Productivity is predicted to improve as all employees start working together on a single infrastructure with familiar Microsoft Office applications, such as Outlook 2010, Outlook Web App, and the additional capabilities from Office 2010 and Microsoft 2010 server applications. In the schools, teachers expect to better prepare students for their futures in the workforce with Microsoft Office in the classroom. Across all city divisions, for the first time, all employees will have full access to Microsoft Office and its server-based applications (Exchange Server, Lync Server, and SharePoint Server), due to the flexibility to license all users with a Microsoft enterprise agreement.
IT productivity is also expected to improve as the result of simplified maintenance and support on a single environment for both city divisions and schools. “With our new academic and enterprise agreement, IT staff matched all the Microsoft products and functionality together for all our users. This helps us maintain and control access, security, and upgrades on a single set of core applications,” adds Sigthór Örn Gudmundsson.
The city also anticipates that virtual meetings and instant messenger chats will soon provide a real alternative to traditional meetings. Sigthór Örn Gudmundsson explains, “The city of Reykjavik has around 300 work locations. Historically, employees have relied on face-to-face meetings, which can add up to a significant amount of time lost traveling back and forth. With the integration between Office 2010 and Lync 2010, we can offer an alternative and move towards virtual online meetings with the click of a button. This solution will not only improve productivity but also help improve communication.”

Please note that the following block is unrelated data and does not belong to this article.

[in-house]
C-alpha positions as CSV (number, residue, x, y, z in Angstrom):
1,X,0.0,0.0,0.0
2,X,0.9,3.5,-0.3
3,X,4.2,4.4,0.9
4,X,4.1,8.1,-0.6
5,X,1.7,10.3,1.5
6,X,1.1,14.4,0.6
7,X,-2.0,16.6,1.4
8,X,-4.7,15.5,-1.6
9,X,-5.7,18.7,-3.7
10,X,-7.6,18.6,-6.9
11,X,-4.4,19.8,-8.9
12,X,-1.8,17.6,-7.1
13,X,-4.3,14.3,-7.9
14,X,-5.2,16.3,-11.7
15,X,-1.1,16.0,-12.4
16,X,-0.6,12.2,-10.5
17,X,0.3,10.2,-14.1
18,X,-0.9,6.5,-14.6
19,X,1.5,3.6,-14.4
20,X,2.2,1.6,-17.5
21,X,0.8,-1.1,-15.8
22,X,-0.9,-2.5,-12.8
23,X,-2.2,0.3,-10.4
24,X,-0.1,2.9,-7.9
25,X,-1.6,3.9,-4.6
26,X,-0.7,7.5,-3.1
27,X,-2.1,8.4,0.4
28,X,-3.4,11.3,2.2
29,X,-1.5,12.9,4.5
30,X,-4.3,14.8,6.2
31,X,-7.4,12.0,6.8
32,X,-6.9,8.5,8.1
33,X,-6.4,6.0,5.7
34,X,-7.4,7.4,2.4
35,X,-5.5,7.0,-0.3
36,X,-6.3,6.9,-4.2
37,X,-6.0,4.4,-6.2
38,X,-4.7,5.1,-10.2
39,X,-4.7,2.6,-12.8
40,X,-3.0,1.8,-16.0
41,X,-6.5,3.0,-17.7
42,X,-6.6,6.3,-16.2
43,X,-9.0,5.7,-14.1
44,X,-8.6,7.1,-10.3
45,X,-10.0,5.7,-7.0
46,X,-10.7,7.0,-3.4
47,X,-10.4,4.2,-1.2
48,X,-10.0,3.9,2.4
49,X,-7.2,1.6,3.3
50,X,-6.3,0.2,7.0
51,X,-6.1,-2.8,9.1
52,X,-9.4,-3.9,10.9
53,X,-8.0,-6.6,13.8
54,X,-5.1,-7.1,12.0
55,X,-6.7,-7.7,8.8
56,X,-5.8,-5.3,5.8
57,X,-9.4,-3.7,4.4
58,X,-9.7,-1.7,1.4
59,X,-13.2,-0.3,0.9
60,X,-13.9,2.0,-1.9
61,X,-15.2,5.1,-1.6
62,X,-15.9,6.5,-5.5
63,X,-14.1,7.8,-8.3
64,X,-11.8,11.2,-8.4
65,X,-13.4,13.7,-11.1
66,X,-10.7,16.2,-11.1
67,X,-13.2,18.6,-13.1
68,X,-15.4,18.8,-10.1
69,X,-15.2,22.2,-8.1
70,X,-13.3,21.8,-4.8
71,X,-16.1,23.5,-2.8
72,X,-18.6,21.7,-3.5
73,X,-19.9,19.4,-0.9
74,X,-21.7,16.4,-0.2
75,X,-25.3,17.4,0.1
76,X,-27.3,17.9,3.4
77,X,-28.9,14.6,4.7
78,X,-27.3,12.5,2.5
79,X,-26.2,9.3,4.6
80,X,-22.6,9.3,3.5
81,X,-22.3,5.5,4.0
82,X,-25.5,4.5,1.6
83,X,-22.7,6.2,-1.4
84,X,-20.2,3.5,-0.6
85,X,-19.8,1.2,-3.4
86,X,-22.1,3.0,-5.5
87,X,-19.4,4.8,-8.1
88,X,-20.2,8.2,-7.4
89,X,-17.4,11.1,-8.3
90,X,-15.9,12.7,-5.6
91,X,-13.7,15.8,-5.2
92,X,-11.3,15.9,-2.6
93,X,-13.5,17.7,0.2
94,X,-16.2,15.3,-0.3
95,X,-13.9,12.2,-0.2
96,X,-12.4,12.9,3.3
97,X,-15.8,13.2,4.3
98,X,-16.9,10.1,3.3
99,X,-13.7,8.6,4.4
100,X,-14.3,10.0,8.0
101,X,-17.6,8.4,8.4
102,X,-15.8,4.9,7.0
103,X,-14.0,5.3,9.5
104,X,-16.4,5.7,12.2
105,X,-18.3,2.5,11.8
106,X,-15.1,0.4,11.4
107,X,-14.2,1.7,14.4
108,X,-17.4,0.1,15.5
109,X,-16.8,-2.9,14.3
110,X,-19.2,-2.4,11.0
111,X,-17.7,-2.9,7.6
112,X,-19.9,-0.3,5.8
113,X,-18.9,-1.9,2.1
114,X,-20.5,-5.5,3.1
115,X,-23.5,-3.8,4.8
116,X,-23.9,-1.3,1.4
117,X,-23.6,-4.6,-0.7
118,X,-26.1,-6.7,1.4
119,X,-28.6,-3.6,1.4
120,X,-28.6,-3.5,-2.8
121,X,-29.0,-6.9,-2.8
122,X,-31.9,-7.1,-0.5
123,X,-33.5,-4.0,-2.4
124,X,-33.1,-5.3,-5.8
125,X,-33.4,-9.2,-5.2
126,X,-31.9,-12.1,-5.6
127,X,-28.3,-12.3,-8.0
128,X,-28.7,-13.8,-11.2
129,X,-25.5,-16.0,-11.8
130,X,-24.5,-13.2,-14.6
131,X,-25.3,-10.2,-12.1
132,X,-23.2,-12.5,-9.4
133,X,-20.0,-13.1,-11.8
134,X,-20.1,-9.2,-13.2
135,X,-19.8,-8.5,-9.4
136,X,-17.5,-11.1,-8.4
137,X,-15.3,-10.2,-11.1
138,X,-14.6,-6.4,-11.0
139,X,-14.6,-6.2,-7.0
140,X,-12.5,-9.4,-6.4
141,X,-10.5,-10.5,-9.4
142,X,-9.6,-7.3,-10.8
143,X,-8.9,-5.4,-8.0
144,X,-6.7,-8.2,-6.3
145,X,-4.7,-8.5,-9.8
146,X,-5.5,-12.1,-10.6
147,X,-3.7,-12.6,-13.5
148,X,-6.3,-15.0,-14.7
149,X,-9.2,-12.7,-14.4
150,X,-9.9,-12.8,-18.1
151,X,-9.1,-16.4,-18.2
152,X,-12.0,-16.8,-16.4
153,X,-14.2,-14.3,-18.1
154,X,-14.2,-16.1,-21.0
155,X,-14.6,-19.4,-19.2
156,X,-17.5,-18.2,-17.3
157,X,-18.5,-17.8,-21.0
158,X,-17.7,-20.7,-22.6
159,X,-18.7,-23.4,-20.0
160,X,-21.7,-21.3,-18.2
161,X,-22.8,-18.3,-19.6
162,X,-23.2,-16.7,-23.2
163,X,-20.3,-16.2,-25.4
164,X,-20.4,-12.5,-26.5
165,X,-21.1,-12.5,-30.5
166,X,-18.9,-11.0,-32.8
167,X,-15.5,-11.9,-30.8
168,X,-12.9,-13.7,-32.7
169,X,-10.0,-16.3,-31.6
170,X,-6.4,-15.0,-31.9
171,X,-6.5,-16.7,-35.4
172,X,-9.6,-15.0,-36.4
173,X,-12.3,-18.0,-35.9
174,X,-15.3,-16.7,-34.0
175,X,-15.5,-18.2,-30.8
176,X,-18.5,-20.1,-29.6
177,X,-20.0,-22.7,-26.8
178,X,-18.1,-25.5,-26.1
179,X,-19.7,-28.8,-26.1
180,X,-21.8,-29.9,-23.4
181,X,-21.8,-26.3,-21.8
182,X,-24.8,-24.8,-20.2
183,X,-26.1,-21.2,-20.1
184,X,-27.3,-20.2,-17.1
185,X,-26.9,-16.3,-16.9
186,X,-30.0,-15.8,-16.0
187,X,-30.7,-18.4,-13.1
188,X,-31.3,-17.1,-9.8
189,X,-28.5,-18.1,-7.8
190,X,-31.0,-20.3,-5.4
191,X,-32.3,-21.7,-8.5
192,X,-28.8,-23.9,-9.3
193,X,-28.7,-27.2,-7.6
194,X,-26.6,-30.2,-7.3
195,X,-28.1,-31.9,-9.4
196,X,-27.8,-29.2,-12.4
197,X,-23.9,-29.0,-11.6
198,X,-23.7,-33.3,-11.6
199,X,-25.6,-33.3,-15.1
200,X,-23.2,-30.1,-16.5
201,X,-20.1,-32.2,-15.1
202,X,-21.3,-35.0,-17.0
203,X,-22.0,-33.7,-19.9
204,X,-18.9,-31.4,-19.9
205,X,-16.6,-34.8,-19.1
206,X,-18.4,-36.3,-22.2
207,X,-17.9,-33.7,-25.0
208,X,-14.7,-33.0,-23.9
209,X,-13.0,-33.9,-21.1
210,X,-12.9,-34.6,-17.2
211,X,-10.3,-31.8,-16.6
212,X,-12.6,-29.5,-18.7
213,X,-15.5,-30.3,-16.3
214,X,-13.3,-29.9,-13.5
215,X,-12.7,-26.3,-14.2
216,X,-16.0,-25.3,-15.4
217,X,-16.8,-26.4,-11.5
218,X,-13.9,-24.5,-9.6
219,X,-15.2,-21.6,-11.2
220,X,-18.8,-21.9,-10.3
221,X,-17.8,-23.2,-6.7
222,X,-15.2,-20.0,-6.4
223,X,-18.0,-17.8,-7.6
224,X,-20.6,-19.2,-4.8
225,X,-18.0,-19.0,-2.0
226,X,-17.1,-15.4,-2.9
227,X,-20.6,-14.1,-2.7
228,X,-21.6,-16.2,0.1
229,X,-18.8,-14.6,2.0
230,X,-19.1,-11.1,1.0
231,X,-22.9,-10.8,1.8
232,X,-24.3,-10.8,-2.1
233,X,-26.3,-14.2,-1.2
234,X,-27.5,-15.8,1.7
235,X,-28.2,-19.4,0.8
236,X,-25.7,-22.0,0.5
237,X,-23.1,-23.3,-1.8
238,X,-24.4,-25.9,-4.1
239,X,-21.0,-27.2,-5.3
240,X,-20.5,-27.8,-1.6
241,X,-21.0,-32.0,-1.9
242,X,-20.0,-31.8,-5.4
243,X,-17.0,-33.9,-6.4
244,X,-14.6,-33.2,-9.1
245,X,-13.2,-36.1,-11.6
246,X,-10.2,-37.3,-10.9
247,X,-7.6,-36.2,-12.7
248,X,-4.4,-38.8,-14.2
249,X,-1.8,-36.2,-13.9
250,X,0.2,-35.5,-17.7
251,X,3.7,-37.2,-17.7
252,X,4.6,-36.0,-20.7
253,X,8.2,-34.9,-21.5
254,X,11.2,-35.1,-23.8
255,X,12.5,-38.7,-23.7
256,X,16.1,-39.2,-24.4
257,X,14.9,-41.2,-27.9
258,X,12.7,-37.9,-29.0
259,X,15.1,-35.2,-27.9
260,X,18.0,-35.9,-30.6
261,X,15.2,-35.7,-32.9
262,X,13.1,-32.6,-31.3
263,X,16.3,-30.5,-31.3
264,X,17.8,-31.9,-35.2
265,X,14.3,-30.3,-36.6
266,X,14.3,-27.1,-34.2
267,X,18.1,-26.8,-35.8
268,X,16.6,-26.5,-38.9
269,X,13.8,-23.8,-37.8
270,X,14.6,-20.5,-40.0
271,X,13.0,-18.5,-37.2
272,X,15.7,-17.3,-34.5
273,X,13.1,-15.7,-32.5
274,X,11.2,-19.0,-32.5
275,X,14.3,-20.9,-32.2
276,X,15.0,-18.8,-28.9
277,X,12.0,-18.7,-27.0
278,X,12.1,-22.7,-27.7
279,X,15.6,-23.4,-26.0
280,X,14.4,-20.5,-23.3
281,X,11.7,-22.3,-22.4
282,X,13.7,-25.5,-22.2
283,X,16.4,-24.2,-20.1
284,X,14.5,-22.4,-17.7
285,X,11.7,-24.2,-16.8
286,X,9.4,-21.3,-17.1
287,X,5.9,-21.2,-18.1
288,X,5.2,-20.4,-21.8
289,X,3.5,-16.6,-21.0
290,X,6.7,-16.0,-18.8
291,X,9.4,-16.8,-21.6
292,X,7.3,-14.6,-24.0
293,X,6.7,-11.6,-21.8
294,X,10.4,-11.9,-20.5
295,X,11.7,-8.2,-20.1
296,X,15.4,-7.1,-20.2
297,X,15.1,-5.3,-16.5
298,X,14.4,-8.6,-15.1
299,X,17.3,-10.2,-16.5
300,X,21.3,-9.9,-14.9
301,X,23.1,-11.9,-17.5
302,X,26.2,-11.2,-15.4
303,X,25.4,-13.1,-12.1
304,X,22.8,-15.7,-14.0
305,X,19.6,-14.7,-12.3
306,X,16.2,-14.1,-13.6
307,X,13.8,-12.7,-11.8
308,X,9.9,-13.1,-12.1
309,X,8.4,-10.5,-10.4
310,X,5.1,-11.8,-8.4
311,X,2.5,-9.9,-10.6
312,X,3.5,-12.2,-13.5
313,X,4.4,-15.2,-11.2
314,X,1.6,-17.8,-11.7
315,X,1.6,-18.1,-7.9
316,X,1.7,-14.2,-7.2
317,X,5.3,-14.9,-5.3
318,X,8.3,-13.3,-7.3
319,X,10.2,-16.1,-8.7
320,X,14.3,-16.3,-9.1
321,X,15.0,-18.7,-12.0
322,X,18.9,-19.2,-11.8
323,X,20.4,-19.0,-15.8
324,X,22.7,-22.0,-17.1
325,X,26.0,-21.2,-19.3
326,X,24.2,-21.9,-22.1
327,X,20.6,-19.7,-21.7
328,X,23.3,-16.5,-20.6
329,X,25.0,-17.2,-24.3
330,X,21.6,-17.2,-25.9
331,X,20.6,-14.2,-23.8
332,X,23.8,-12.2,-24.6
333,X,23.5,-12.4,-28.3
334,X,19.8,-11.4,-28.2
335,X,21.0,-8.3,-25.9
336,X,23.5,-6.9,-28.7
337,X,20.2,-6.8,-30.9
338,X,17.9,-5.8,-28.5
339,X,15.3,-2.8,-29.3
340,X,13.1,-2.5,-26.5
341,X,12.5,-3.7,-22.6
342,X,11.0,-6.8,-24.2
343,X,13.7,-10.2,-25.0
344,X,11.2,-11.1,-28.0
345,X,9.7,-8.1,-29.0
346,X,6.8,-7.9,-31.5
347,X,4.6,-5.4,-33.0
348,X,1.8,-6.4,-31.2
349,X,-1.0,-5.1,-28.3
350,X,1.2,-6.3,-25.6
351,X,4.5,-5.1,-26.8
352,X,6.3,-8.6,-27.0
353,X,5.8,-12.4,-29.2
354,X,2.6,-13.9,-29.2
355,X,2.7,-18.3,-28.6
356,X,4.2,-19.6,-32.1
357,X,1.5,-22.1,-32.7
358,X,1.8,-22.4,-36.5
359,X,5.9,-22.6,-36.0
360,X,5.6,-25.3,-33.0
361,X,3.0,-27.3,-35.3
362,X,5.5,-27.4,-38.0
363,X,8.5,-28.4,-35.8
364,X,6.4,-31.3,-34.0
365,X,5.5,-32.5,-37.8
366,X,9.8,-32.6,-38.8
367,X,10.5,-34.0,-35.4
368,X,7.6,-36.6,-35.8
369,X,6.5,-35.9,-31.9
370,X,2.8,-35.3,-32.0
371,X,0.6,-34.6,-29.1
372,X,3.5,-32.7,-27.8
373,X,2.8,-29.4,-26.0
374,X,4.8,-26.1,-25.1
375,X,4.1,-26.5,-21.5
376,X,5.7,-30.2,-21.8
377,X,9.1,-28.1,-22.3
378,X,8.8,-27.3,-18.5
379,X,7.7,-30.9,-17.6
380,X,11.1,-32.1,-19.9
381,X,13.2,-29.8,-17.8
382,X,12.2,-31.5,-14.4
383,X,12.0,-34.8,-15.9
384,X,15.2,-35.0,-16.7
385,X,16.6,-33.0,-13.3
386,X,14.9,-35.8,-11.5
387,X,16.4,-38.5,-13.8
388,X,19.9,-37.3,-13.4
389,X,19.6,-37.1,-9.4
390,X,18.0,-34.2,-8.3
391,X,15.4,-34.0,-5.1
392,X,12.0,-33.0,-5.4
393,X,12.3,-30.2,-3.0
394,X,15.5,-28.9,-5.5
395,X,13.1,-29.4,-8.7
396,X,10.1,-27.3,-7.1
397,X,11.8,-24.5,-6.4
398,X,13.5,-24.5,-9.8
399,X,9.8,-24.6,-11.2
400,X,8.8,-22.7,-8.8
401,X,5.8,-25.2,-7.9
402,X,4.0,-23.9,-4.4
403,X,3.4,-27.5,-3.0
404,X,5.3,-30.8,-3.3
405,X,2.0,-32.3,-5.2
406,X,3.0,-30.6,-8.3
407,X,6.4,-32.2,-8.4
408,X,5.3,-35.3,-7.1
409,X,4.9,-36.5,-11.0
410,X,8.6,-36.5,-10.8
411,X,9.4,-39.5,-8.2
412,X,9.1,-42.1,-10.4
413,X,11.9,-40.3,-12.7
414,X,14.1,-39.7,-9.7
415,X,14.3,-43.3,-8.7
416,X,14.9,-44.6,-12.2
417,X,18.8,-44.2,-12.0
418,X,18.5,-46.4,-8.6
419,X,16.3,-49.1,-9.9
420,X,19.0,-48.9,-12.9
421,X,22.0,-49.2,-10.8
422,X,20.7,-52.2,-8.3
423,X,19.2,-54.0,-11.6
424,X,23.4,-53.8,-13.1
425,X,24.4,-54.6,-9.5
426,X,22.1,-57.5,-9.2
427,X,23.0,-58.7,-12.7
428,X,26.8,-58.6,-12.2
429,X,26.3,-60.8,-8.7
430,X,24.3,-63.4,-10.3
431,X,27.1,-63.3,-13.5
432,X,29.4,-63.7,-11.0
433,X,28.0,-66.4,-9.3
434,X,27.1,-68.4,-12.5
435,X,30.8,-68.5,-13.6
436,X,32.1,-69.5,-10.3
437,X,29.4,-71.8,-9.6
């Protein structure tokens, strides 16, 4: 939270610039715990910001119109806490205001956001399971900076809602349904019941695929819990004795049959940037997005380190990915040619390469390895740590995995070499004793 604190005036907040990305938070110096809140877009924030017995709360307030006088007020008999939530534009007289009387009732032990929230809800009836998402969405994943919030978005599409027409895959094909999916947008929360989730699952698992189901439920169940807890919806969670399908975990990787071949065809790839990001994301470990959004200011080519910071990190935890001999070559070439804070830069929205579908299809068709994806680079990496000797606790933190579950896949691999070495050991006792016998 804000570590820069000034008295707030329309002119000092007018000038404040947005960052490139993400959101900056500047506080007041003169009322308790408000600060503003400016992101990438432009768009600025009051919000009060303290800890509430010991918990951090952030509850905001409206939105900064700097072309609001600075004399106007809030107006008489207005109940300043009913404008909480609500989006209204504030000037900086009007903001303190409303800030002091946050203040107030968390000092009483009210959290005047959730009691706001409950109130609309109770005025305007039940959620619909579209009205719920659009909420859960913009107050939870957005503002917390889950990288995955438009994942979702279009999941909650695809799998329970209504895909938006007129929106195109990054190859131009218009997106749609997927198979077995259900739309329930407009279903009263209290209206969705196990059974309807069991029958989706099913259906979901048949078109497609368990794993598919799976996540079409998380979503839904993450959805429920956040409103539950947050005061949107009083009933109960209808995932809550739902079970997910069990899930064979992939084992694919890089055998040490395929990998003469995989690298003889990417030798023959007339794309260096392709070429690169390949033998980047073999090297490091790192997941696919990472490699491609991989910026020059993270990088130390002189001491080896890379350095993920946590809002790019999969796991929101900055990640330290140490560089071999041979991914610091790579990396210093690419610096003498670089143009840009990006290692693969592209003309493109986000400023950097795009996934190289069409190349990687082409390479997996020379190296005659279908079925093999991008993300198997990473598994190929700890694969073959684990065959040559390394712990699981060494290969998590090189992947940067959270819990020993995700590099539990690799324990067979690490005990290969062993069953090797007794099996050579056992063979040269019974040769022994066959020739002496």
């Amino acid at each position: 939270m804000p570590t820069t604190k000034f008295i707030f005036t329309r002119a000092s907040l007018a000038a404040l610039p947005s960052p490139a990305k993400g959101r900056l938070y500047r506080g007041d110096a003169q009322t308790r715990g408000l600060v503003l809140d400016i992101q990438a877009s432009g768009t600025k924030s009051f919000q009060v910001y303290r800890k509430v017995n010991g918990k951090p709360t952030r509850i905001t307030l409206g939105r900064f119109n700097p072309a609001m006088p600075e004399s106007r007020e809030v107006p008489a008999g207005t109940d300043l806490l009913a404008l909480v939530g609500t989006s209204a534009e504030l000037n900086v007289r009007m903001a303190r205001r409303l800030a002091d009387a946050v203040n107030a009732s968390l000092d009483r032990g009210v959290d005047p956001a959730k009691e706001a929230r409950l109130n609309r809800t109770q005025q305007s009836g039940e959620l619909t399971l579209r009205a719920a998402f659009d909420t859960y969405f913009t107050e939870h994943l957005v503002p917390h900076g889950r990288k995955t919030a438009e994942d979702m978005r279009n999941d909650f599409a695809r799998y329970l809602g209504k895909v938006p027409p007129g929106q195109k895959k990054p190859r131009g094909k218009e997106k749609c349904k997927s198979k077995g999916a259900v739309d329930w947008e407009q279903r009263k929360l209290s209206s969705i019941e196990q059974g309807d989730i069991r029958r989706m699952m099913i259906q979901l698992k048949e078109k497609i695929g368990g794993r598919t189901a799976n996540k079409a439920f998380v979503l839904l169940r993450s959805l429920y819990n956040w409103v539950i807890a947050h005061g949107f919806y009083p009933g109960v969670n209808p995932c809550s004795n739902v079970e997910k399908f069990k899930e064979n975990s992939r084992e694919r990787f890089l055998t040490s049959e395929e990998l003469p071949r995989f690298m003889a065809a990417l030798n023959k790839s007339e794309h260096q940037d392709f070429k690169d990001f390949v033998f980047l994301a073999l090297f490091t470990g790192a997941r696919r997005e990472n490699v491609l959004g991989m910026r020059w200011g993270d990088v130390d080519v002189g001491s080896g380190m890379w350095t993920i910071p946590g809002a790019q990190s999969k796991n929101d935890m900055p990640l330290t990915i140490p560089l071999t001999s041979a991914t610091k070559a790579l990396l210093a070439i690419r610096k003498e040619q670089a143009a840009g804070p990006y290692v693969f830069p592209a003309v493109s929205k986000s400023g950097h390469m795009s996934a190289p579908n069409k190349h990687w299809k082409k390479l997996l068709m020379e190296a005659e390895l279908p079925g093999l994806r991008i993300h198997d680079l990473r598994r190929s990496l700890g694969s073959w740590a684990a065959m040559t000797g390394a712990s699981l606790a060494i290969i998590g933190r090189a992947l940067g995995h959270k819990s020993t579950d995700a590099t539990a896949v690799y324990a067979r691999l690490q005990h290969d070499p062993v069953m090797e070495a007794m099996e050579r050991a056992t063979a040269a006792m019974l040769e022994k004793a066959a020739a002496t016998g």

Extended Life of Existing Hardware
With improved performance and compatibility in Windows 7 and Office 2010, IT staff was able to deploy to the majority of its existing hardware. “Windows 7 runs much better than Windows XP, even on our older hardware. This will allow us to extend the life of hardware we already invested in,” says Gudmundsson.
Compliance with National Regulations and Policies
The Ministry of Education in Iceland declared that all Icelandic organizations must offer software in its native language by 2012. IT staff has already deployed the Icelandic language pack for Windows 7. The city will also make available the Office 2010 language pack.
Also, the Ministry of Education declared that open source applications must have an equal opportunity for use by its students. To comply and keep costs to a minimum, IT staff deploys these applications through its Microsoft infrastructure.
“Our employees and IT staff are comfortable with Microsoft Office because they have been working with it for years. And the user experience in Office 2010 and Windows 7 is even better. This makes their jobs easier and helps teams work better together—all with little-to-no training required,” Sigthór Örn Gudmundsson concludes.
Microsoft Office 2010